“A lot of folks say the World War II generation was the greatest generation, and I have absolutely no doubt that was the case,” Del. Haven Shoemaker said at the county commissioners’ weekly meeting.
Members of the 29th Division Association Post 48, which serves to keep the history of the 29th Infantry Division alive, were present at the commissioners’ meeting. Among them was World War II veteran Junior Fisher, of Westminster.
“Time flew,” in the 75 years since that attack, Fisher said after the meeting.
He was drafted and entered the U.S. Navy about one month after D-Day on July 17, 1944. Fisher was 17 years old then and left school to serve in the amphibious force.
He believes young people “should learn about what happened” in World War II. Fisher went on to serve in the U.S. Army, giving a total of 40 years to the military.
Shoemaker praised the 29th Division for its “key role” in the invasion of Normandy, the pivotal Allied attack that changed the course of the war. These servicemen stormed Omaha Beach along with the 1st Division, according to the association’s website.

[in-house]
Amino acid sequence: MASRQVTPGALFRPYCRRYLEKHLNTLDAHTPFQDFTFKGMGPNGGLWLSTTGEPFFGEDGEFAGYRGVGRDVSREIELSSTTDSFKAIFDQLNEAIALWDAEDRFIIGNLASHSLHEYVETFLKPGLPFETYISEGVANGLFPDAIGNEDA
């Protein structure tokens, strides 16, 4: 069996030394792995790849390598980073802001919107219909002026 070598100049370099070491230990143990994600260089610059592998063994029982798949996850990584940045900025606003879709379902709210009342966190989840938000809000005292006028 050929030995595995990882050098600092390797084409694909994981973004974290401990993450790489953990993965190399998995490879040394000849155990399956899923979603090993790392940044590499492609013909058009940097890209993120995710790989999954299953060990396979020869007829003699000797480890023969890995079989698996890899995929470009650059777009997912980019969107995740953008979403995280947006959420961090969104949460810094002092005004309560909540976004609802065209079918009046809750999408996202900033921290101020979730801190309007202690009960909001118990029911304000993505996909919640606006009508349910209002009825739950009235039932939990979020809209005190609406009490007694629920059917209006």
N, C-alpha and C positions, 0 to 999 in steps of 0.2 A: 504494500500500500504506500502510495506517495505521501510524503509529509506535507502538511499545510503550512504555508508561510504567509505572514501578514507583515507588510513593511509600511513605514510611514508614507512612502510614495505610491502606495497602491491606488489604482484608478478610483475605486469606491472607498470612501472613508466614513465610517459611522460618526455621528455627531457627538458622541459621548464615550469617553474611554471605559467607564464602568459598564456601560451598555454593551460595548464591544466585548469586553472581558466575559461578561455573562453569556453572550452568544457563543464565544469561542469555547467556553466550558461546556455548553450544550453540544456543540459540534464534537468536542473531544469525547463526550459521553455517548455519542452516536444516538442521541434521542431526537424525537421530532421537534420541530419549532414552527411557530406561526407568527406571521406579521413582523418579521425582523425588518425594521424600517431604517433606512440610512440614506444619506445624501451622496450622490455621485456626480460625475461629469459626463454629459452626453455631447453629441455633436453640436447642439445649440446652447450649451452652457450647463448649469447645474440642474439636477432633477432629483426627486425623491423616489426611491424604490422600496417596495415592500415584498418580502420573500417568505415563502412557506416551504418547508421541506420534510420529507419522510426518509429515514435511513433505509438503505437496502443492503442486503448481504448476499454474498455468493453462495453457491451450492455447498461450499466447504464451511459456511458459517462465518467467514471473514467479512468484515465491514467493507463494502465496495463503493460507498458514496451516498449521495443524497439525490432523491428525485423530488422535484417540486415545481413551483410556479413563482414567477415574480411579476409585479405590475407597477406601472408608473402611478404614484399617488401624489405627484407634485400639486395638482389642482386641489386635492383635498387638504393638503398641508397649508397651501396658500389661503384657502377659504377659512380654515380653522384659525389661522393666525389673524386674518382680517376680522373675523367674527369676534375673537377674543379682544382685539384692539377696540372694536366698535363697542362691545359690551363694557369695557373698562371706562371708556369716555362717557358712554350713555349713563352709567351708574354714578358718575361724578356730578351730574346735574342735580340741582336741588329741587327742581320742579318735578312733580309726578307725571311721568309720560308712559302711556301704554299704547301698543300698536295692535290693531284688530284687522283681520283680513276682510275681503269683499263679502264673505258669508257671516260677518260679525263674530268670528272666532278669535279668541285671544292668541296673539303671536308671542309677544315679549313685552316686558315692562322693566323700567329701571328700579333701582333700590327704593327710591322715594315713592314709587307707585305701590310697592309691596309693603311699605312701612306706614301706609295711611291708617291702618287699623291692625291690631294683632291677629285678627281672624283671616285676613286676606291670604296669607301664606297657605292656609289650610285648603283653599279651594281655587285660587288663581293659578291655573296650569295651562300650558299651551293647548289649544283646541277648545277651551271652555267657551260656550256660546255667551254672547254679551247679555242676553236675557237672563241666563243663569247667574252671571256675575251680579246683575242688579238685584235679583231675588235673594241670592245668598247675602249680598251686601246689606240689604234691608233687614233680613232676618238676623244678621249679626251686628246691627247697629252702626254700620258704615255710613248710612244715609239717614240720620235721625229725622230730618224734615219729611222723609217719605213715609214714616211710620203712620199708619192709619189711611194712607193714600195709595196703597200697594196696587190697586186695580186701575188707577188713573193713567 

“They hit those beaches against machine gun fire and just unbelievable conditions,” Shoemaker said. “The heroism that they exhibited that day is unparalleled.”
Shoemaker presented a Maryland General Assembly citation to the 29th Division Association in recognition of the 75th anniversary. Cold War veteran Walter Dyky accepted the citation on behalf of the association.
“It was very touching, very moving, and it showed there is a lot of support out there for veterans,” Dyky said after the presentation.
“Forty percent never came home, and that is an incredible mark of all the D-Day operations,” said Commissioner Ed Rothstein, R-District 5. “The execution of the young men and women that served and gave their all and their last full measure cannot be underestimated or undervalued.”
Rothstein presented a proclamation on behalf on the commissioners, marking June 6, 2019, as 29th Infantry Division Day.